In Robertson, the Court could not "… get around the fact that if the purchase of shares for an amount less than their value is possible, it is only because of the existence of a promise made by the employer to reward the services of the employee." [Emphasis added.] In the present case, however, the "promise made" by Canaccord was to remunerate the Appellant, in part, with share warrants, a promise which was ultimately fulfilled with their issue on September 28, 1998. The share warrants constituted a "right" and were, therefore, "property" which, as of that date, was unconditionally and irrevocably his. The Appellant was free to exploit the share warrants as he chose; for example, by using them (as was typical in the business) as collateral in other deals or by exercising them for cash or other shares. The share warrants themselves were a valuable component of his remuneration and as such, constituted a "flow of money's worth" received by the Appellant's on September 28, 1998. In these circumstances, I am satisfied that the value of the share warrants was quantifiable in 1998 based on the number of allocated share warrants, and the amount by which the fair market value of the UBS shares exceeded the exercise price under the share warrants. On September 28, 1998, the value of the UBS shares was 32 cents per share; the exercise price under the share warrants was 31 cents per share. The Appellant received the share warrants as an employment benefit in 1998 and thus, under subsection 5(1) and paragraph 6(1)(a) of the Act, that value must be included in the computation of the Appellant's income from employment for that year.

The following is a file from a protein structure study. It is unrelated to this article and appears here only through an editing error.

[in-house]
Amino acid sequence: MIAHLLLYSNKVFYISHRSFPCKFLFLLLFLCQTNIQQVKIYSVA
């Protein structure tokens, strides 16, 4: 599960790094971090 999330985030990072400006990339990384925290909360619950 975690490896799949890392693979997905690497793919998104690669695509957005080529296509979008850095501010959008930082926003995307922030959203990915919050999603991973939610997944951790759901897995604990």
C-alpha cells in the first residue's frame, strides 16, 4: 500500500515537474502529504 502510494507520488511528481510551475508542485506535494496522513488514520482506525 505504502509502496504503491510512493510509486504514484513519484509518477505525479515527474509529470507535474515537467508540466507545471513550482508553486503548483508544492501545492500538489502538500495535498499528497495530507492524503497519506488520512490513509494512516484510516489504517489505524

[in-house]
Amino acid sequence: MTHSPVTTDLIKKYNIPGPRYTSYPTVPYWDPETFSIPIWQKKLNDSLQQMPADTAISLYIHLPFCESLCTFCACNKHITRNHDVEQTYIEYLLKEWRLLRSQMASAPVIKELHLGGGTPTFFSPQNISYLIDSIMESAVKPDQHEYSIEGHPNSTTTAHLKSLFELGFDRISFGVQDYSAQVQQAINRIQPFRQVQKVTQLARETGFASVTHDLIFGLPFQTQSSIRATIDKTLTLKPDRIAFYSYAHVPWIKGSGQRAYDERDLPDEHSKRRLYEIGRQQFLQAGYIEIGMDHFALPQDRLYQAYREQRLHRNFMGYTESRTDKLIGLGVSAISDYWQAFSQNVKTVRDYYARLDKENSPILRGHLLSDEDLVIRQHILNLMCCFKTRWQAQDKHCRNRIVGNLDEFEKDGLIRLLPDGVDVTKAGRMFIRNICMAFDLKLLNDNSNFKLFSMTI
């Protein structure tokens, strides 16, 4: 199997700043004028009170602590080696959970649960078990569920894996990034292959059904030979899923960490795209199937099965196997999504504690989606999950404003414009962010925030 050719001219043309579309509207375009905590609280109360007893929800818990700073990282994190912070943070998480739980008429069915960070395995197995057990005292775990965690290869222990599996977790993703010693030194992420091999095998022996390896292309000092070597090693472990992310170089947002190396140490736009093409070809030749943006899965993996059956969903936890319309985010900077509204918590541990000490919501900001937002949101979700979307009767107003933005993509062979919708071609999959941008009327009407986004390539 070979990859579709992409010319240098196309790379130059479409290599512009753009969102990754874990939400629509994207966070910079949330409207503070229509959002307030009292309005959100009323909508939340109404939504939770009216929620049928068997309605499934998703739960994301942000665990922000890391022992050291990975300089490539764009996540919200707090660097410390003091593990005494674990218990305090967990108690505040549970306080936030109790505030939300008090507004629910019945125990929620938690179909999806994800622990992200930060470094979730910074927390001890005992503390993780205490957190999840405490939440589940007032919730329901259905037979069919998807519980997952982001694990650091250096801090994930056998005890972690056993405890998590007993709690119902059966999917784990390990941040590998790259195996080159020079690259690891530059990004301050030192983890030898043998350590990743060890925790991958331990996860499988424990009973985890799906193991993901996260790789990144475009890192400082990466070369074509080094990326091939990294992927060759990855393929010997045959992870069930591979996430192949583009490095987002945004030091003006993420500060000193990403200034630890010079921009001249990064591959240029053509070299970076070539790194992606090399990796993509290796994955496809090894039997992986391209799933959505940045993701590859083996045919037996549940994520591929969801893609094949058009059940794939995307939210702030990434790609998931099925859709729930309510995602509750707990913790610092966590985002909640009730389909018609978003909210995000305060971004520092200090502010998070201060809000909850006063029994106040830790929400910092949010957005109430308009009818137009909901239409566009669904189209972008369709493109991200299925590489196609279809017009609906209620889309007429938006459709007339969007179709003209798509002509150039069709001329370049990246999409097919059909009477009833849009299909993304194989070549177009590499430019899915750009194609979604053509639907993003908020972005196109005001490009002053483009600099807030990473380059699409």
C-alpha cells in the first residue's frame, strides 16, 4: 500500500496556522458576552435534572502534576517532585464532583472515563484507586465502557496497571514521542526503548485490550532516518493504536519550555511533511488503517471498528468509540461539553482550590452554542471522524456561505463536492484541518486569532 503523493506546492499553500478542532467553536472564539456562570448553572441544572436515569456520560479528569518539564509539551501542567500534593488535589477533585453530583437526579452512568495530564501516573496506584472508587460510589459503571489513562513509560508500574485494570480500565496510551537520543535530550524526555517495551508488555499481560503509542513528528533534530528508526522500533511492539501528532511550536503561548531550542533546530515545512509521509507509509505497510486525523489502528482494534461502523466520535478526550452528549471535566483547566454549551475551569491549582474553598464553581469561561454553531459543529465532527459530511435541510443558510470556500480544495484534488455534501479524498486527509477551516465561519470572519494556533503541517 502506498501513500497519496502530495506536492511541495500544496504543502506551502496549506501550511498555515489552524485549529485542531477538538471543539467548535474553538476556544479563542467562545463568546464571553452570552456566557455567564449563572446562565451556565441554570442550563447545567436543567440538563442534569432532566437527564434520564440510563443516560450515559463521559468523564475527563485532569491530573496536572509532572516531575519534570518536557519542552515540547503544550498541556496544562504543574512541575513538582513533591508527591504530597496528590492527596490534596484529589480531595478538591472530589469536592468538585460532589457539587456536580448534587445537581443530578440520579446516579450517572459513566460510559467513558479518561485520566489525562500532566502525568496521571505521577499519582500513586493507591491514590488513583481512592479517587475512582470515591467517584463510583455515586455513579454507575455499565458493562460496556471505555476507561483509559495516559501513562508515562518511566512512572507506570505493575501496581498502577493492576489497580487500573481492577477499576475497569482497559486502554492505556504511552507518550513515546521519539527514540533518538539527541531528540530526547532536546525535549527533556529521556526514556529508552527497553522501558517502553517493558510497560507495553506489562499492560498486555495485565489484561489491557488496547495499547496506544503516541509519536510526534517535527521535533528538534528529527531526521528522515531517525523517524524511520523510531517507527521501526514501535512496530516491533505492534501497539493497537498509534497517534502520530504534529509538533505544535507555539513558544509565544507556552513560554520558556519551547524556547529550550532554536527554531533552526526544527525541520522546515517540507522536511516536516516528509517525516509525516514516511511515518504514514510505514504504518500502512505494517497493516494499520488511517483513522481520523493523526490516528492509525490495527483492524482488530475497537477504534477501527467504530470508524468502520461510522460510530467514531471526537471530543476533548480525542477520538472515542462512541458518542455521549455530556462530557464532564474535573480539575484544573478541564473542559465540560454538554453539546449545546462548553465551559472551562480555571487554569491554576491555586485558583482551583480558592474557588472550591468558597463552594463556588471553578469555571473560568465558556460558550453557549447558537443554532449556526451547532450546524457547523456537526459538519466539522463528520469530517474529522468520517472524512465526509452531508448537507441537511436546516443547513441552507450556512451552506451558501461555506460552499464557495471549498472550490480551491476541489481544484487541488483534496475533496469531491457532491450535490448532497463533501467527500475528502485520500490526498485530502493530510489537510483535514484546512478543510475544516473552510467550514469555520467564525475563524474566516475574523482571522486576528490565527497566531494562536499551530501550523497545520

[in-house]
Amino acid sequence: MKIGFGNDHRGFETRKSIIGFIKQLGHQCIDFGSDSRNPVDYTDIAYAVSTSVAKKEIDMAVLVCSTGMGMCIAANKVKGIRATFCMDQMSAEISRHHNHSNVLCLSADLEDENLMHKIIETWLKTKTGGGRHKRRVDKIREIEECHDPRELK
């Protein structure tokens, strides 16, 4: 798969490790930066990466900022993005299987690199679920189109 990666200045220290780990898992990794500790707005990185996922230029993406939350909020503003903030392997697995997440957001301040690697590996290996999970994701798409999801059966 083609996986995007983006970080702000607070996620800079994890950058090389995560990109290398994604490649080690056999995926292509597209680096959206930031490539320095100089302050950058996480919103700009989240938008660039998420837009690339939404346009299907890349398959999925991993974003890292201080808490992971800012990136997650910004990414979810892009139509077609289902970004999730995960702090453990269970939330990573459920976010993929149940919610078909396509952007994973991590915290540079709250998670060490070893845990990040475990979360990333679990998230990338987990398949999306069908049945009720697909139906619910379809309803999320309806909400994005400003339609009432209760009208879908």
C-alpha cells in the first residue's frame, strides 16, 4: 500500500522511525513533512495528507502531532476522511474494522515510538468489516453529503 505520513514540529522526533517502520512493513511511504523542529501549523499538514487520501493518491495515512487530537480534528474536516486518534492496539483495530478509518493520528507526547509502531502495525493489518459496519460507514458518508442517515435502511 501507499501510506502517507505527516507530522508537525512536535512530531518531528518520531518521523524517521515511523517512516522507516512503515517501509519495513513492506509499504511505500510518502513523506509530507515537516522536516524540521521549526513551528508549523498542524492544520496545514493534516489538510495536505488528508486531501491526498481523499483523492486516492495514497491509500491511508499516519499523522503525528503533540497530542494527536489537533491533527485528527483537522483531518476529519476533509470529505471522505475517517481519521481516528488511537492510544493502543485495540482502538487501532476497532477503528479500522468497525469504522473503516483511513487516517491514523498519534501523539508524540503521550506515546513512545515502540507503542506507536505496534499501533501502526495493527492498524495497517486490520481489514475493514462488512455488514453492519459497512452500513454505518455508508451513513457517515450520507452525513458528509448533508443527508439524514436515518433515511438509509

In Robertson, Marceau, J.A. held "[w]e certainly cannot have two benefits of a same type, both taxable under paragraph 6(1)(a) of the Act." And further that "… double-tier taxation should not be imposed on gains from a single transaction, nor should the same benefit be taxed on two occasions". Having found that the benefit arising from employment occurred upon the issuance of the share warrants to the Appellant in 1998, it follows that the proceeds of $967,480 received by the Appellant in 2000 upon the exercise of the share warrants and the disposition of the acquired shares cannot also be attributable to that source. In my view, the proceeds received in 2000 represent the fruits of the Appellant's prudent management of his capital and ought to be taxed accordingly.
 The appeal from the assessment made under the Income Tax Act for the 2000 taxation year is allowed, with costs, and the assessment is referred back to the Minister of National Revenue for reconsideration and reassessment on the basis that:
1. the share warrants allocated to the Appellant were a benefit in respect of, in the course of or by virtue of employment within the meaning of paragraph 6(1)(a) of the Act;
2. the value of that benefit was quantifiable and received by the Appellant on September 28, 1998, the date the share warrants were issued;
3. the value of that benefit is to be calculated according to the number of share warrants allocated as of September 28, 1998 based on the difference between the market value of the shares on that date of 32 cents per share and the exercise price under the share warrants of 31 cents per share;
4. the proceeds of $967,480 received in 2000 following the exercise of the share warrants and disposition of the shares acquired were not a benefit in respect of, in the course of or by virtue of employment within the meaning of paragraph 6(1)(a) of the Act; and
5. the proceeds of $967,480 constitute a capital gain realized by the Appellant in 2000.
Signed at Ottawa, Canada, this 27th day of July, 2006.